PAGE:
After serving as Applebee’s chief marketing officer for five years in the early 2000s, John Cywinski returned as president in March 2017 to a challenged brand.
Domestic same-store sales dropped 7.9 percent in Q1 2017, and hadn’t seen positive growth since Q2 2015. The brand said its declines in traffic and comps were larger than those experienced in the overall casual-dining segment due to “previously implemented tactical initiatives that did not generate desired results” and “inconsistent quality of operations across the Applebee’s system.”
For Cywinski, the first step was reminding Applebee’s of what it stands for, and that’s “eating good in the neighborhood and foods that you can pronounce that are broadly appealing and mainstream.”
Each restaurant had to communicate this effectively, and it was clear when he arrived some stores weren’t capable of doing so. Applebee’s is a 41-year-old chain, and over time, trade areas naturally move and restaurants must relocate or shut down—that’s the typical management of a concept this size. But it wasn’t happening at the time, Cywinski says.
The brand had 1,850 U.S. restaurants, and leadership decided to slice roughly 300 underperforming locations out of the footprint. That long journey concluded in 2021 when Applebee’s shuttered 25 domestic units, its lowest total in five years. That left it with a tighter, more efficient 1,578 restaurants nationwide.
The goal is to recapture net unit growth in 2023.
“The brand is exceedingly well-positioned right now to thrive, to flourish—use whatever term you want,” Cywinski says. “Our franchisees are more enthusiastic than they’ve ever been. I’ve got a great set of 30 franchise partners, so we are poised for sustained growth and better-positioned than at any point in my most recent five-year tenure here.”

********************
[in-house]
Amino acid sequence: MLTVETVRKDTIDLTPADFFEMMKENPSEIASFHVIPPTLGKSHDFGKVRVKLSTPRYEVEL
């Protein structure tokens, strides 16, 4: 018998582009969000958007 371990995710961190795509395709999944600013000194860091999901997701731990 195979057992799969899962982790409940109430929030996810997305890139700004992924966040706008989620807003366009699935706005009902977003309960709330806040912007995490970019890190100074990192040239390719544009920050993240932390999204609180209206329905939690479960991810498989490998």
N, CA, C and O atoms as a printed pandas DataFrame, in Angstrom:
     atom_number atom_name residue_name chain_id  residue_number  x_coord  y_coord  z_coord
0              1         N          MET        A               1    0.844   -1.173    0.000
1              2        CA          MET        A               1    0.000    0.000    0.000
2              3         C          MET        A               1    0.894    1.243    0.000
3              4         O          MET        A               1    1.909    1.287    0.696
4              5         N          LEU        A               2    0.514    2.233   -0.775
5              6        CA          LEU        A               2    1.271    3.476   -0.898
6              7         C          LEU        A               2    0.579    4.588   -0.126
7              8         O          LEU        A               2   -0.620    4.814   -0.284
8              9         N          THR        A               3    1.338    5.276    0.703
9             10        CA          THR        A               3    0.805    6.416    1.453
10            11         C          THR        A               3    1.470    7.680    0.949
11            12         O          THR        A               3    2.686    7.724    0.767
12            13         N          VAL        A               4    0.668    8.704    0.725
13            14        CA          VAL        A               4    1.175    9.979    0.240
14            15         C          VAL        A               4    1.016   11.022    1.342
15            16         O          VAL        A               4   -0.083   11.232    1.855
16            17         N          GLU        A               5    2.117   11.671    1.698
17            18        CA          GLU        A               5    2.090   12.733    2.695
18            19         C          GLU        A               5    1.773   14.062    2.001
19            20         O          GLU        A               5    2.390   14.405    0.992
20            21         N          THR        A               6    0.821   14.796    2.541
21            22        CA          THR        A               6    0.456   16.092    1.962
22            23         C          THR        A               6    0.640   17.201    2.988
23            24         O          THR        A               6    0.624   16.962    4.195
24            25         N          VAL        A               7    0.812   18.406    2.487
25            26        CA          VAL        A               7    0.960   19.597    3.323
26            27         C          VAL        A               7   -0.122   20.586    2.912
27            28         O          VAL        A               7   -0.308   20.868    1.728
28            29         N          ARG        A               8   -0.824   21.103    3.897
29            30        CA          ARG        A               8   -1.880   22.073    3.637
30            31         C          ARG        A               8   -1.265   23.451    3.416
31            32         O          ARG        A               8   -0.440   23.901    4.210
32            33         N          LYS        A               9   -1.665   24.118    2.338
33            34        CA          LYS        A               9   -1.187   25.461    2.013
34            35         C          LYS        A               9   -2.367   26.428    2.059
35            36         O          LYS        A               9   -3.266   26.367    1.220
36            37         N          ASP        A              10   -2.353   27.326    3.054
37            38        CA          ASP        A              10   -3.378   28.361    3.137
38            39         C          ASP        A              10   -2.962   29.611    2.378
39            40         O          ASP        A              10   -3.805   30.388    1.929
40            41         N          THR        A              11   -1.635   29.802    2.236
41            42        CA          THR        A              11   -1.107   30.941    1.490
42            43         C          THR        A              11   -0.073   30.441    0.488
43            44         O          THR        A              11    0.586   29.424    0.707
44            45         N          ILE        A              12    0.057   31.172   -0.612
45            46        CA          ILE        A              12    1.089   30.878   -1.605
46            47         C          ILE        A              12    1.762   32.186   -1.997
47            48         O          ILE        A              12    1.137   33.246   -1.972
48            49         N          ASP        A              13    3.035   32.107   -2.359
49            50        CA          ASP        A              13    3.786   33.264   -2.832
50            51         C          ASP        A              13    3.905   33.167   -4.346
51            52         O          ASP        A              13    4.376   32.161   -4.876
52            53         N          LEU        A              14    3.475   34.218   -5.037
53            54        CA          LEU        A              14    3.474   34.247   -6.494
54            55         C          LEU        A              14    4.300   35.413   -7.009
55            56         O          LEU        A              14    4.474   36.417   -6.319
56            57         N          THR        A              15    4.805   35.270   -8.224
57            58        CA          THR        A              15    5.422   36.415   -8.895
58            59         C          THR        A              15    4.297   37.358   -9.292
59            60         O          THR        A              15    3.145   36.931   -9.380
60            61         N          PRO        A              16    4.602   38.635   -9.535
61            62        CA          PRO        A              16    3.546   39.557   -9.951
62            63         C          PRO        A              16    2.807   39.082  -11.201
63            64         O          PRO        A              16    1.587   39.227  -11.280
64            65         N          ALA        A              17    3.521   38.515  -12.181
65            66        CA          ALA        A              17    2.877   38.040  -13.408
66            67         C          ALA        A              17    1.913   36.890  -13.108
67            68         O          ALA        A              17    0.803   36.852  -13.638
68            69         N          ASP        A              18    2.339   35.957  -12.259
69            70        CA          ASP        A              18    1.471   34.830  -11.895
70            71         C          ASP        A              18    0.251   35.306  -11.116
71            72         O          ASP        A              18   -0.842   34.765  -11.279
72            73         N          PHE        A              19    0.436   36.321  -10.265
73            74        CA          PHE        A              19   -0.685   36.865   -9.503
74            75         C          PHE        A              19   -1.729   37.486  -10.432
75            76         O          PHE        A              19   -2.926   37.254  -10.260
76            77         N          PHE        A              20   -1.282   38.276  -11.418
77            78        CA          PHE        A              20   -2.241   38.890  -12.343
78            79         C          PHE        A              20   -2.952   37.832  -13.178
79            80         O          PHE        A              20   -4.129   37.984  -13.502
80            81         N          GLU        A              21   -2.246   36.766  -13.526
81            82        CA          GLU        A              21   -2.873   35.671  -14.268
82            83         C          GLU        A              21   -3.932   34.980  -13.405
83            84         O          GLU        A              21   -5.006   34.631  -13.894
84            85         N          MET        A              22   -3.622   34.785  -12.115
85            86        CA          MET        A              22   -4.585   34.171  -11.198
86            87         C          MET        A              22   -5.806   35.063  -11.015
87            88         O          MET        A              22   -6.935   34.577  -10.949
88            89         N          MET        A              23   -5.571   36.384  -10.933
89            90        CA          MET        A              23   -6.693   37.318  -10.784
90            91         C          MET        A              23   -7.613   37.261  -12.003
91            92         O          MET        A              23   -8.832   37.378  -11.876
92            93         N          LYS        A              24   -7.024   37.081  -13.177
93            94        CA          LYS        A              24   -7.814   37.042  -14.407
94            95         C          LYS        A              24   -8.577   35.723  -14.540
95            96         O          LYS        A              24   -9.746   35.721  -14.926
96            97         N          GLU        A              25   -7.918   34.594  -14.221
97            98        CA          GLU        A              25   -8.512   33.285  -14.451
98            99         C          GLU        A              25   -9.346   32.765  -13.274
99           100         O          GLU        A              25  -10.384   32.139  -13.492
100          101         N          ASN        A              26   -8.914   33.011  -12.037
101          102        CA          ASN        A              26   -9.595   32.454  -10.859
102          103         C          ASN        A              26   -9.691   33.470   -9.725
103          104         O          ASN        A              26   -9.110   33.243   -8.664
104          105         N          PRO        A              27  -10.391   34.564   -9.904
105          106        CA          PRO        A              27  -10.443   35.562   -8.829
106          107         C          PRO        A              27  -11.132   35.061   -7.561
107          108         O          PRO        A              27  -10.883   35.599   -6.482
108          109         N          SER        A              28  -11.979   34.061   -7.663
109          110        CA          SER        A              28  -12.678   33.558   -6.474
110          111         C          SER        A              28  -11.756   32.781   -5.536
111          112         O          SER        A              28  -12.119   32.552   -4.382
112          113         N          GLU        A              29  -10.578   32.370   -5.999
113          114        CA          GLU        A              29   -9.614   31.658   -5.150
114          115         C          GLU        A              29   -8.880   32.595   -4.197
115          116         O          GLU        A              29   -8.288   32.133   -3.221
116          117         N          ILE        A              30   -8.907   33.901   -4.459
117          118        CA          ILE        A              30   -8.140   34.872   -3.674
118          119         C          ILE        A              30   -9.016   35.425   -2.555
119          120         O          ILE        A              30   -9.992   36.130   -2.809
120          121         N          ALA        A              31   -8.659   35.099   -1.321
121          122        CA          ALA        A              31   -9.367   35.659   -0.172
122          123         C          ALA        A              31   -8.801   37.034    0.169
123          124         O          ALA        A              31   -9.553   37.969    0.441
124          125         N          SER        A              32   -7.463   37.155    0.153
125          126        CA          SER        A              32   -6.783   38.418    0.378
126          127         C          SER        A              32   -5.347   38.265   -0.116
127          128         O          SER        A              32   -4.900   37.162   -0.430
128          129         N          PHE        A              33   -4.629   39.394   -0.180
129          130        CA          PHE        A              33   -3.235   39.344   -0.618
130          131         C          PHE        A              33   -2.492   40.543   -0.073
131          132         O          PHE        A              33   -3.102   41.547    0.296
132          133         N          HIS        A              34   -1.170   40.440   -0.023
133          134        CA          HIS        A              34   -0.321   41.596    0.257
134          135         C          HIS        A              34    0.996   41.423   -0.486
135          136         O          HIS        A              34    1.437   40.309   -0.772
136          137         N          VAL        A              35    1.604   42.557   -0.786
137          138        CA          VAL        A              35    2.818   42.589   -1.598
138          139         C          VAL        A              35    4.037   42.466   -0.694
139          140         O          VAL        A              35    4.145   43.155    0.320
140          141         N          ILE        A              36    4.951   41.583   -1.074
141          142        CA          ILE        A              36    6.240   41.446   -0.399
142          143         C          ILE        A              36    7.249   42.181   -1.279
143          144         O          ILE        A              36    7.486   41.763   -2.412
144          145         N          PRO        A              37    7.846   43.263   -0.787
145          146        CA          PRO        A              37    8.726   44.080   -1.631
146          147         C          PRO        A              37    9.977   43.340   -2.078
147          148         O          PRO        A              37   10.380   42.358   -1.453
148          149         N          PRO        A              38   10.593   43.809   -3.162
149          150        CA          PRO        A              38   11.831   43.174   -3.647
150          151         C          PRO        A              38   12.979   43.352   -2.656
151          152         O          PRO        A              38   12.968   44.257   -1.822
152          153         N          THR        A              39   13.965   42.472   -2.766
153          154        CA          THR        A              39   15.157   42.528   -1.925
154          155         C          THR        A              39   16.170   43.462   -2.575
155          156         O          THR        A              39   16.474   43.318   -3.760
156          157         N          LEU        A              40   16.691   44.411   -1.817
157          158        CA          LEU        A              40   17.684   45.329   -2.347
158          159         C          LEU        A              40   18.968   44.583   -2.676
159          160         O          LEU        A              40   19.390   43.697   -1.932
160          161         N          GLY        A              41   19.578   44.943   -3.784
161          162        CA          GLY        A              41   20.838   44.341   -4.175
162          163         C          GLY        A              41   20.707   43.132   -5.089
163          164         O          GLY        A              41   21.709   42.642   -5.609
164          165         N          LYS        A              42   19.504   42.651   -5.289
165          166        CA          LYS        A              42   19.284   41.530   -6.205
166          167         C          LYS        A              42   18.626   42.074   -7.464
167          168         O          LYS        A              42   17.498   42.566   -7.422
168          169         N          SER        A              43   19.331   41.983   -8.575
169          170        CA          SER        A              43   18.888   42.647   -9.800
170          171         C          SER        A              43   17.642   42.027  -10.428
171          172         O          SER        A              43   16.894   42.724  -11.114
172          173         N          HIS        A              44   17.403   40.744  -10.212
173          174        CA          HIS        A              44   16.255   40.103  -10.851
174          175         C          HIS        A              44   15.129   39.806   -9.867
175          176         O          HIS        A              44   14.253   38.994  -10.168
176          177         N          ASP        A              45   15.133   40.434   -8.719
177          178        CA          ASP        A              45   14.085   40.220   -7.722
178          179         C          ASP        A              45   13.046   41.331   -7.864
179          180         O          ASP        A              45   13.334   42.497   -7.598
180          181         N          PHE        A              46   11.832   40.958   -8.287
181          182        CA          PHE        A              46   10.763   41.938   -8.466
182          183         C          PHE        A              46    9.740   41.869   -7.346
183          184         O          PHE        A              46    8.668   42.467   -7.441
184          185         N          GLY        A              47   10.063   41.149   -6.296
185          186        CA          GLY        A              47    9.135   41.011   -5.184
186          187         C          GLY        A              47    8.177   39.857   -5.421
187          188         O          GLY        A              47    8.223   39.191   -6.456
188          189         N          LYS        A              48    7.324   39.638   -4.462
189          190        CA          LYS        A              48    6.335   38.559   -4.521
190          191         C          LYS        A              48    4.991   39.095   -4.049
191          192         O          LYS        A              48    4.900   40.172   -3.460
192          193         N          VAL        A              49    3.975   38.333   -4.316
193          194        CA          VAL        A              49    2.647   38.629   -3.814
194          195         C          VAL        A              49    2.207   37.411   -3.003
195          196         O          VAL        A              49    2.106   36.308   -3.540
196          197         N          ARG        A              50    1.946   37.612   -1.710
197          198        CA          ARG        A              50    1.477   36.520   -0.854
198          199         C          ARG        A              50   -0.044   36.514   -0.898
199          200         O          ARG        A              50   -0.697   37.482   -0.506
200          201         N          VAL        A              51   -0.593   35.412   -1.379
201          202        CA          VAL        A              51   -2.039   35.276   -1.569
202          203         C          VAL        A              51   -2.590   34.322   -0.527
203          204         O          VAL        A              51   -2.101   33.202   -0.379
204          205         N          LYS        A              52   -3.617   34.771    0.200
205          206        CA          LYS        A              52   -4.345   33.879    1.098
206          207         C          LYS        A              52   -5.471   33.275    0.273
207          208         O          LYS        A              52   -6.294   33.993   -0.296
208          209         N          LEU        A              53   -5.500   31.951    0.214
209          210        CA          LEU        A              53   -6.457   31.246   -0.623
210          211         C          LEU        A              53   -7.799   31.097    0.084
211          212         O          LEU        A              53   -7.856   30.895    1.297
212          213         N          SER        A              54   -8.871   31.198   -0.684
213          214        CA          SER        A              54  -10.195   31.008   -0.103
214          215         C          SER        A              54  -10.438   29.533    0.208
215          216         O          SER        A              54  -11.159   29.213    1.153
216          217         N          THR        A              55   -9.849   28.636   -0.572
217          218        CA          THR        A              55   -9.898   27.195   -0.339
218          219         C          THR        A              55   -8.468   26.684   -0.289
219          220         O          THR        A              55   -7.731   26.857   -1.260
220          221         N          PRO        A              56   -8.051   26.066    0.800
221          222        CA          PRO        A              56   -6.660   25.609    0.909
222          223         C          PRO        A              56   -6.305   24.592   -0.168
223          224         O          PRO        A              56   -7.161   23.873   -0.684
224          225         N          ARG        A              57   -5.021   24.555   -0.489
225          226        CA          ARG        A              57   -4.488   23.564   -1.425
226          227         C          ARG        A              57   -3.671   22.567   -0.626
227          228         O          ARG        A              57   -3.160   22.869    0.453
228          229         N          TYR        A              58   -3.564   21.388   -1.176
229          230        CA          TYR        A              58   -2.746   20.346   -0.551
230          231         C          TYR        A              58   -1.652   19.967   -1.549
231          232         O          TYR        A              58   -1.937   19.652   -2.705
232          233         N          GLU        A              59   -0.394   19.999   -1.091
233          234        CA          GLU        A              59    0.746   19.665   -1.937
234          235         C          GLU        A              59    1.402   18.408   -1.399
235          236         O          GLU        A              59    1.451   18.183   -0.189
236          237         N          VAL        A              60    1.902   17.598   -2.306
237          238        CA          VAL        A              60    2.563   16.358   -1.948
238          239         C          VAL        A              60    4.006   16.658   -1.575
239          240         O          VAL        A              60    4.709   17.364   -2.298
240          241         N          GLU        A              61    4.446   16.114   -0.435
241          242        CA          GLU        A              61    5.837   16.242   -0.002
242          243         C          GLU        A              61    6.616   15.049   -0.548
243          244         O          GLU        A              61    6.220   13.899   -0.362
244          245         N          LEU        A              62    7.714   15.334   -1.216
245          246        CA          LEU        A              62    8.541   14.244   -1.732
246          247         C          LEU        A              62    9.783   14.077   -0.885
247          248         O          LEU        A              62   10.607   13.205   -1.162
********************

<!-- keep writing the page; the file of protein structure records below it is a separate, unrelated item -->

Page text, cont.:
Unlike 2017, tactical initiatives are now working. Same-store sales increased 6.2 percent in 2021 compared to 2019, and average weekly sales reached $50,500. Both represented Applebee’s best performance under Dine Brands, which formed in 2007 when IHOP Corporation bought it. For context, the chain’s comps decreased 0.7 percent in 2019.
Using Black Box Intelligence data, Cywinski says Applebee’s outperformed the casual-dining category for 51 weeks—the first week of 2021 being the exception—by an average of 740 basis points. On a 2021 versus 2020 basis, it sailed the segment by 960 basis points.
Applebee’s opened five restaurants in 2021, and Cywinski expects that to double this year, with a mixture of traditional outlets and ghost kitchens. The brand is still in the early innings of ghost kitchens, with two in Philadelphia and a third coming in Miami, but the growth lever appears promising in densely populated geographies where brick-and-mortar may not fit.
Cywinski describes the development strategy as opportunistic, with potential conversions, smaller footprints, and even endcap/inline units.
The most innovative option may be the drive-thru pickup window, which was first opened in Texarkana, Arkansas, by franchisee Alan Smith. A third unit is scheduled to open in Columbia, South Carolina, in the next couple of weeks. The drive-thru lane is virtual, meaning customers order ahead and simply come through the lane to pick up their order.
The sample size is small and Cywinski would like more geographic dispersion before assessing the true ROI, Adding the window could cost $100,000, depending on the market, and the drive-thru lane does remove some parking spots.
But Applebee’s has seen significant operational and financial benefits.
“In cold weather geography, you really don’t have to deal with weather anymore,” Cywinski says. “I don’t have to have team members going out to a car. I can operate later at night because there’s less concern about safety after it gets dark.”